Spen King also suggested in an interview I read somewhere that the P8 was originally conceived as a follow-on replacement for the P6 although it eventually grew in size and stature when it was decided that it would be the successor to the P5. Clearly at that point the design values of Rover became diluted somewhat…

    That said, a genuinely well built, solidly engineered and well-appointed Rover saloon would have still been desirable and may well have been influential in raising the body engineering and assembly standards of the supplementary SD1 that followed. Sales volumes may well have been low compared to core BL products such as an Allegro or Marina, but the profit margins would have likely been higher. British Leyland did not recognise that having higher quality products sold under premium marques such as Rover and Triumph, which did not need to be mass produced or built down to a price to compete with mass market marques, would have still delivered significant benefits to the company through higher profit margins and less volatility in sales in the market place.

    What British Leyland ultimately lacked was a car that would have been worthy enough to take battle to the likes of Mercedes Benz and Volvo, both of whom enjoyed good profit margins on their flagship models and consistently impressive sales from their respective W123 range and 240/260. These offerings were more expensive than the Rover SD1 that would ultimately follow in 1976, yet they outsold it by a considerable margin, suggesting buyers were prepared to pay more for a higher quality product. That was British Leyland’s missed trick, not cancelling the P8.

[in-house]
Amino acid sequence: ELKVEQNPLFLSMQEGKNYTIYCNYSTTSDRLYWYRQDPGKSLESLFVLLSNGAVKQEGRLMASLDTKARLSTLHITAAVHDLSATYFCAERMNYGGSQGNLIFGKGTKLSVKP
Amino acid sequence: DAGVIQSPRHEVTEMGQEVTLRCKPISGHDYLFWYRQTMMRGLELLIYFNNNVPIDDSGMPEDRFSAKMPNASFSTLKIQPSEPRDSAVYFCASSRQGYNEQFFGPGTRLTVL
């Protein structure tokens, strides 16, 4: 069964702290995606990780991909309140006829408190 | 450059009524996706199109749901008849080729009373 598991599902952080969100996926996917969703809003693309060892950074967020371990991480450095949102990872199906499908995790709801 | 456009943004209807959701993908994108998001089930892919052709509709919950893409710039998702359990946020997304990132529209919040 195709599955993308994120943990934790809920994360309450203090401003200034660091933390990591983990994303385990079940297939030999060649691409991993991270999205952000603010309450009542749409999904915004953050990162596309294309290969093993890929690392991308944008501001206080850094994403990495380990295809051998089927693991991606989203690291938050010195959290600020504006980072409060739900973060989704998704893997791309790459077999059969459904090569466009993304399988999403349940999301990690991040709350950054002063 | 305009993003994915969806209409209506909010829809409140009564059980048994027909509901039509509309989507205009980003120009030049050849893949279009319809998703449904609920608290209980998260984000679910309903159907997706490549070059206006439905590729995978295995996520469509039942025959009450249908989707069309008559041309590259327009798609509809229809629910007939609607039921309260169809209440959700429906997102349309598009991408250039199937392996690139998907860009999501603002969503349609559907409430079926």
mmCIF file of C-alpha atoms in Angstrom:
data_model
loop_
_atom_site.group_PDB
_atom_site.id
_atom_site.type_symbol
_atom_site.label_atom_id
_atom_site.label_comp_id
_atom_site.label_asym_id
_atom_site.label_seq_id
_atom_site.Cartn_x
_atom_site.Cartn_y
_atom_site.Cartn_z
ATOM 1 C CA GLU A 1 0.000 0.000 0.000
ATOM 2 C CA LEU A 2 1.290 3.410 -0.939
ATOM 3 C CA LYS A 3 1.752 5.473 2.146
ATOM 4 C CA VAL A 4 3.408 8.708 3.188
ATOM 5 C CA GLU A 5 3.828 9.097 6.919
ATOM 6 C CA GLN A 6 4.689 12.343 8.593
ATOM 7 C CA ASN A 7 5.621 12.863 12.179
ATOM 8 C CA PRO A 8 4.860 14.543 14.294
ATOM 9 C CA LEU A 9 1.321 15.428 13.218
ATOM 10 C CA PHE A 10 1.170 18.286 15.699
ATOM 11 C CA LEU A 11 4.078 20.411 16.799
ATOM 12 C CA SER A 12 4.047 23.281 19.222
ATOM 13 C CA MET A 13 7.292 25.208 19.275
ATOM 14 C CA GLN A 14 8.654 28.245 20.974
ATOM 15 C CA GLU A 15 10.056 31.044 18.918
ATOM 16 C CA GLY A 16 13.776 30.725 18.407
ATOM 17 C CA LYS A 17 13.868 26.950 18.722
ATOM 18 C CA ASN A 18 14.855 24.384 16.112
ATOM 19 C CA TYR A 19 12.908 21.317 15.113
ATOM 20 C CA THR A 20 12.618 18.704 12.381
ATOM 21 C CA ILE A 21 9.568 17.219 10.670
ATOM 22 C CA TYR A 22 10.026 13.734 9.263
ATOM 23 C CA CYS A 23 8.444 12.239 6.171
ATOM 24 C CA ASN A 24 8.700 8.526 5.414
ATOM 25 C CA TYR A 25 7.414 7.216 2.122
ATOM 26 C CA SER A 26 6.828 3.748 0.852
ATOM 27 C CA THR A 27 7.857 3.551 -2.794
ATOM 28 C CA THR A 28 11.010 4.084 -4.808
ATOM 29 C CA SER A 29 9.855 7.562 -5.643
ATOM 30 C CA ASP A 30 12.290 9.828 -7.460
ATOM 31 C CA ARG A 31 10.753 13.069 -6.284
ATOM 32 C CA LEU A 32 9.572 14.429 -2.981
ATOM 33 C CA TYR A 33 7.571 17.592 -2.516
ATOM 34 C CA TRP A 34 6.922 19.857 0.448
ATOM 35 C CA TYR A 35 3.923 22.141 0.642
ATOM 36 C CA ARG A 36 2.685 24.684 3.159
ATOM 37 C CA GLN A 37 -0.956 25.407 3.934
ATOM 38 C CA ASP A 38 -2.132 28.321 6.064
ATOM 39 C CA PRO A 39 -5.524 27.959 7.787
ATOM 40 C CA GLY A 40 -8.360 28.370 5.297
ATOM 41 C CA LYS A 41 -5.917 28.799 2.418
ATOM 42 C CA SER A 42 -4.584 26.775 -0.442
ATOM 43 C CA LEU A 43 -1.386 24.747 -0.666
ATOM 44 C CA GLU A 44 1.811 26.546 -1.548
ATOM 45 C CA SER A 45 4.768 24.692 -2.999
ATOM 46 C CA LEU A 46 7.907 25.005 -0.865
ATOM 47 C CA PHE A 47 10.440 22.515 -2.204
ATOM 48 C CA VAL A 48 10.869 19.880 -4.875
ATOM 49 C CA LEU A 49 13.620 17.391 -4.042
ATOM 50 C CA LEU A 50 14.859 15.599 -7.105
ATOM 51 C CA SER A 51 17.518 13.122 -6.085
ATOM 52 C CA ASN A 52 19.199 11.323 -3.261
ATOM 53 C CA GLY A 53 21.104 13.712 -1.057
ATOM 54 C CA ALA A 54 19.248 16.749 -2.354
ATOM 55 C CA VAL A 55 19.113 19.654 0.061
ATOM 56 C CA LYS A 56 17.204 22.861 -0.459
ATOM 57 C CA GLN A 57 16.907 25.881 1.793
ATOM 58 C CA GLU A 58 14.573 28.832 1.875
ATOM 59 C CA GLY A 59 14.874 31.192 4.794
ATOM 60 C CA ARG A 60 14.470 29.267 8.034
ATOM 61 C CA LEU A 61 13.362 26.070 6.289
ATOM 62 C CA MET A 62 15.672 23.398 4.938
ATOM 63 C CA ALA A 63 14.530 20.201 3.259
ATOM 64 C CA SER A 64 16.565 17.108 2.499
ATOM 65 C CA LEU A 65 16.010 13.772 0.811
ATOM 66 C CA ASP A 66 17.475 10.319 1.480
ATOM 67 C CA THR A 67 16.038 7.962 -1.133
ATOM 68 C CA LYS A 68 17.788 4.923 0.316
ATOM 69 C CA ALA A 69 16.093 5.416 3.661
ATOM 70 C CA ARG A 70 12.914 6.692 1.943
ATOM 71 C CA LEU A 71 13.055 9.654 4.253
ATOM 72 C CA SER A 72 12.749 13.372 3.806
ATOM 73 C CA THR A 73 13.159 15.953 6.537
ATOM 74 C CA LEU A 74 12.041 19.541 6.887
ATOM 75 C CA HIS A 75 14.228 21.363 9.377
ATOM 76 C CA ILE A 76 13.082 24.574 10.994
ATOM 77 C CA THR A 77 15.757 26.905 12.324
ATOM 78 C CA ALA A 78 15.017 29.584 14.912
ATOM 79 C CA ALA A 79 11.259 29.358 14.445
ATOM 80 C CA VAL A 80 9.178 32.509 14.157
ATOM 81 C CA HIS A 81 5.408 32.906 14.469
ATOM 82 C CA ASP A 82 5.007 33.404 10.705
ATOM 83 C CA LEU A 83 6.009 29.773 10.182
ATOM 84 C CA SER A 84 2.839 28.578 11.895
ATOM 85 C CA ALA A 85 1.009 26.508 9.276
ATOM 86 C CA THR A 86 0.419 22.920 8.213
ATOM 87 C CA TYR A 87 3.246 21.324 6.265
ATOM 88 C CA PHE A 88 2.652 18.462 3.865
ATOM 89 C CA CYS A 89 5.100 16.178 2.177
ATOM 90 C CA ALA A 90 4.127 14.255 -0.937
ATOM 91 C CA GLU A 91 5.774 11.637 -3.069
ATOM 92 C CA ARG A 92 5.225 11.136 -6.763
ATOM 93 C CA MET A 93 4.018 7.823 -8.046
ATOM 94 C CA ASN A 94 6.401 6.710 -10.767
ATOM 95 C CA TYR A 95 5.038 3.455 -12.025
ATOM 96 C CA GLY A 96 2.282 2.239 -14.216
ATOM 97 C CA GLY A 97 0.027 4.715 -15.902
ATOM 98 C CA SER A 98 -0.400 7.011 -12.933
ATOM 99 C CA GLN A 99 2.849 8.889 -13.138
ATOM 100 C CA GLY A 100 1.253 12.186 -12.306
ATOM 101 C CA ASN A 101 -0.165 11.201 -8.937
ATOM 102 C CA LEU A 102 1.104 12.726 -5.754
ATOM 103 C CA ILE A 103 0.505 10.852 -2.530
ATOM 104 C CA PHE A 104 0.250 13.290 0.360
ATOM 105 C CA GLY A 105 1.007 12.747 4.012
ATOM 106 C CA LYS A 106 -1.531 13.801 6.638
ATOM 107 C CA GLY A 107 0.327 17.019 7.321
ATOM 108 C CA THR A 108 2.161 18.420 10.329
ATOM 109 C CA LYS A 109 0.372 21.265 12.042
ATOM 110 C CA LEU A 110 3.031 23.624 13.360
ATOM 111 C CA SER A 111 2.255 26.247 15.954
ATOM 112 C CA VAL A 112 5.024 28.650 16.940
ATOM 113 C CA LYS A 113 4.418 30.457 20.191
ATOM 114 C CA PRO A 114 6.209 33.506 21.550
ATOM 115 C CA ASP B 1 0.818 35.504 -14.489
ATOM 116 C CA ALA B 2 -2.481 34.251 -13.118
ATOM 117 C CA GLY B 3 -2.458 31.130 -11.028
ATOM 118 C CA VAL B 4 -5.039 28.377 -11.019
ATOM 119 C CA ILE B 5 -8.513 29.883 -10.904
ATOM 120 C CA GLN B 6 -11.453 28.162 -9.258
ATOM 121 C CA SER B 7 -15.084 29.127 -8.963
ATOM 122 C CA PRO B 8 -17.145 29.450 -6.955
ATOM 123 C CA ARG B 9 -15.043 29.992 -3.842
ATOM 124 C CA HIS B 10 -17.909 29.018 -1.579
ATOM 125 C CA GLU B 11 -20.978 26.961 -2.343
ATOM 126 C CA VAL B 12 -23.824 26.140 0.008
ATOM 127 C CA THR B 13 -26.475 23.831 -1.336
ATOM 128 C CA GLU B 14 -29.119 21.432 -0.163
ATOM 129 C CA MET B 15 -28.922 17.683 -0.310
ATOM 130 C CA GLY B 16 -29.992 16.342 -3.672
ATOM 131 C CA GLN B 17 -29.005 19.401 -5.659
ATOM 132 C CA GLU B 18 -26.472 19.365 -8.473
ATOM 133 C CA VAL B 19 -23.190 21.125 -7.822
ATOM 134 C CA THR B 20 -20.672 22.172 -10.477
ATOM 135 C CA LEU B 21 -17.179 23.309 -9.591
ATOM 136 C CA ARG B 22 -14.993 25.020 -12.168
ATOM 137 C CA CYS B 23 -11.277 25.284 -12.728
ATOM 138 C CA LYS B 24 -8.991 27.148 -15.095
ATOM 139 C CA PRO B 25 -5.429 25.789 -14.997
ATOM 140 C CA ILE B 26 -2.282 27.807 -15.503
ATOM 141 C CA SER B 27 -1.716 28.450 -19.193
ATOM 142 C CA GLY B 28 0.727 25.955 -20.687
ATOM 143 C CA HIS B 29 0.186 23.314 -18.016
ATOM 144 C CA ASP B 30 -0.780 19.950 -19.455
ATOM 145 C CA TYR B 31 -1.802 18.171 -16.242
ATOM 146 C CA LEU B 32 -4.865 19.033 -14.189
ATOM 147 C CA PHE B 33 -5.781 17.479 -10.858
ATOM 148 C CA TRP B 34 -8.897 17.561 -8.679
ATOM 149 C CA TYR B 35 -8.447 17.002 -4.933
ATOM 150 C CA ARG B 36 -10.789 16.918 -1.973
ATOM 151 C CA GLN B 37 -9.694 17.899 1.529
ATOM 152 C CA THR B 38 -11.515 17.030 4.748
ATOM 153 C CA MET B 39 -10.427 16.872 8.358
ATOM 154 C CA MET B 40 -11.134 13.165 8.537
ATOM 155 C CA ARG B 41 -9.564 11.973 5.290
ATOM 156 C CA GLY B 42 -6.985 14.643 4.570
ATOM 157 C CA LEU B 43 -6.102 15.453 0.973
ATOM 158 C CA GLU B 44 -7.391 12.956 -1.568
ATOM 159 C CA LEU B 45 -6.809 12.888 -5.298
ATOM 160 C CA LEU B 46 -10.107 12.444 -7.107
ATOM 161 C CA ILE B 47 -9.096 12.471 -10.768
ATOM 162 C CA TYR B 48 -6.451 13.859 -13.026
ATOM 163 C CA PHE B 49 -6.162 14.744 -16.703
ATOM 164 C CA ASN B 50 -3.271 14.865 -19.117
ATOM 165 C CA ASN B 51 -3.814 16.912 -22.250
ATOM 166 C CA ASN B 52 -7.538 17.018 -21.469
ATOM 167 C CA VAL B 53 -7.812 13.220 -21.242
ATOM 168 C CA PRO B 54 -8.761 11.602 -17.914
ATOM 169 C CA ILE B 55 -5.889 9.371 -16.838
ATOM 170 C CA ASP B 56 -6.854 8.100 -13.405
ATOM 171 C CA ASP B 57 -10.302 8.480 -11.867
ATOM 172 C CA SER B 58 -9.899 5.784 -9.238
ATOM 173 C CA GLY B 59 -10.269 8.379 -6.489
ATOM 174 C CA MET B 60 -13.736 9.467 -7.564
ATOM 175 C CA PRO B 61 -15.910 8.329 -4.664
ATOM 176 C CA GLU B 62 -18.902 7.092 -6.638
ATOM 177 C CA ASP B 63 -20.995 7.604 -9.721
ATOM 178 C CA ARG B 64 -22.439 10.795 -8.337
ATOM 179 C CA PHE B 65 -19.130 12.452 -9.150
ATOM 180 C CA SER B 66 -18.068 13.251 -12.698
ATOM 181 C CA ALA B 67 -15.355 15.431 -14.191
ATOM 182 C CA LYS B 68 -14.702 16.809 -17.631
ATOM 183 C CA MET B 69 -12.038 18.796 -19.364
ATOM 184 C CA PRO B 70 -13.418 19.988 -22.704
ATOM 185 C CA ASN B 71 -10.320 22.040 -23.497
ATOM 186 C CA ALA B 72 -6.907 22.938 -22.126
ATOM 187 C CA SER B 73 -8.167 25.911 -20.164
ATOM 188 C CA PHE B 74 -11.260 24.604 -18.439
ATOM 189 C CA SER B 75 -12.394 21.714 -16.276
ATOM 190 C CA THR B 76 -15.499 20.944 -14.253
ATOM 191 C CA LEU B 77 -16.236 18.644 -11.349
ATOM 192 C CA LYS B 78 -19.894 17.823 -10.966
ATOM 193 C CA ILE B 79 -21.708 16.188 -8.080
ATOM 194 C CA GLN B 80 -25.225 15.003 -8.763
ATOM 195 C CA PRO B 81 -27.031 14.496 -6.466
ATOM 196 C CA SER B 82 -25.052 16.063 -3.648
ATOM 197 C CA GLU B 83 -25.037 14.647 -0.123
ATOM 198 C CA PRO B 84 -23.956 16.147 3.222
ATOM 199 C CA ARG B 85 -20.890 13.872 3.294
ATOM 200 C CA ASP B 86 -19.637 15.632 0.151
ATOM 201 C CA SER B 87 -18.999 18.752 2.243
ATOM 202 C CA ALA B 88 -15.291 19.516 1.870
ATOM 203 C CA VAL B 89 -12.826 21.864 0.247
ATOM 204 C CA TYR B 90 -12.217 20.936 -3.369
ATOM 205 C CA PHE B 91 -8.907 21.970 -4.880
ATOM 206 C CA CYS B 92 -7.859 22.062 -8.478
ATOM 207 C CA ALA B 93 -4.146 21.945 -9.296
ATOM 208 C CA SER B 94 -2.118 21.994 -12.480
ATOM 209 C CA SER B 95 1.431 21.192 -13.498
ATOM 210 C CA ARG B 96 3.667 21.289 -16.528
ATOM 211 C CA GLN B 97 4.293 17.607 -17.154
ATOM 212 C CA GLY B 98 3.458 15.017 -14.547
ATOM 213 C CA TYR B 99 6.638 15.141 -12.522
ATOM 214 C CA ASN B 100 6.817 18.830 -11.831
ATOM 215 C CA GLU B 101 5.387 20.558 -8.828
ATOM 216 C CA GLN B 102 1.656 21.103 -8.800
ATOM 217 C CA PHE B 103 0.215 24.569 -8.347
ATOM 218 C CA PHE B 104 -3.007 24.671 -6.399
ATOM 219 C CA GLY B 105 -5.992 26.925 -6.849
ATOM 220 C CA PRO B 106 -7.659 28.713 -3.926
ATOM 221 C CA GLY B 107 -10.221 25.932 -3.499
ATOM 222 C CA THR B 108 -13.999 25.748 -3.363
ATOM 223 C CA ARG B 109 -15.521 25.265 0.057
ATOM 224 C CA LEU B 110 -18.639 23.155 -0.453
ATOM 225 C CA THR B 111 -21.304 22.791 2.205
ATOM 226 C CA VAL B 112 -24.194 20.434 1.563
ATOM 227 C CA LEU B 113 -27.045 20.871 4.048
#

Finally, I do hope the surviving P8 model owned by the British Motor Museum will soon be sympathetically restored after years of neglect, including sitting outside for a long period in all weathers. Its an interesting car and it is time we saw it in a more presentable condition on display inside the museum.

  5. The P8 was a Stokes plaything. King stated in an interview that Leyland wanted a Mercedes beater, and so therefore he was not willing to withdraw from the project. Even if Jag was on board, the XJ launched in 68 was not a Leyland product, while the P8 would be.

    That the car was as Ugly as hell and looked like a P6 had had a relationship with a 70s Japanese motor, did not seem to be an issue. Bache had already started looking at replacing the P6 with a fastback, so did he finish the styling? It certainly looked ugly than the original Bucks. Also as mentioned by others on here before, Rover designed the structure in house, whereas the P6 had been been designed with assistance (Pressed Steel?), and so its structure was extremely poor and failed the crash tests. Comments I think on said that it would have needed a complete redesigned llatfirm to comply costing more money. Also we’re Rover really stretching themselves? King had gone to Triumph to replace Webster and they were trying to get to production both the Rangie and P8 at the same time?

    The other question you have to ask is would Rover, an untested brand really been able to crack the states? Other European brands tried and failed. Yes Lexus and Infiniti showed you can, but the 70s was a very different time.

  6. Rover had access to a 2 litre slant 4 from day 1 for the SD1 – From Triumph/Saab. Always wonder why BL left this and its associated V8 to fester instead of developing them as Saab did. All the problems associated with these motors was down to poor manufacturing. If they could have got that right they would have had a bang up to date modular engine family ranging from a cooking 4 cylinder up to a 32 Valve V8.

  7. Largely agree. Have previously read of Rover’s reputed intention to replace the V8 with its own 2.2 P10-derived fuel-injected 32-valve Quad-Cam V8 on a few Rover forums years back, there was room to make the P8 into a more attractive car for production that was both an evolution of the P6 exterior yet incorporated cues from the Range Rover.

    The P8 was said to have had a shorter wheelbase at 108.5-inches compared to the SD1 and P76’s 111-inch wheelbase, also recall it being conceived as a dual replacement for the P6 and P5 featuring a P6 range of 4-cylinder and V8 engines before drifting into a direct P5 replacement. It would have had a positive impact of the P10 had the P8 reached production, although based on the P8’s shorter wheelbase it is possible the P10 would have been much smaller with a similar 103-inch wheelbase to the P6.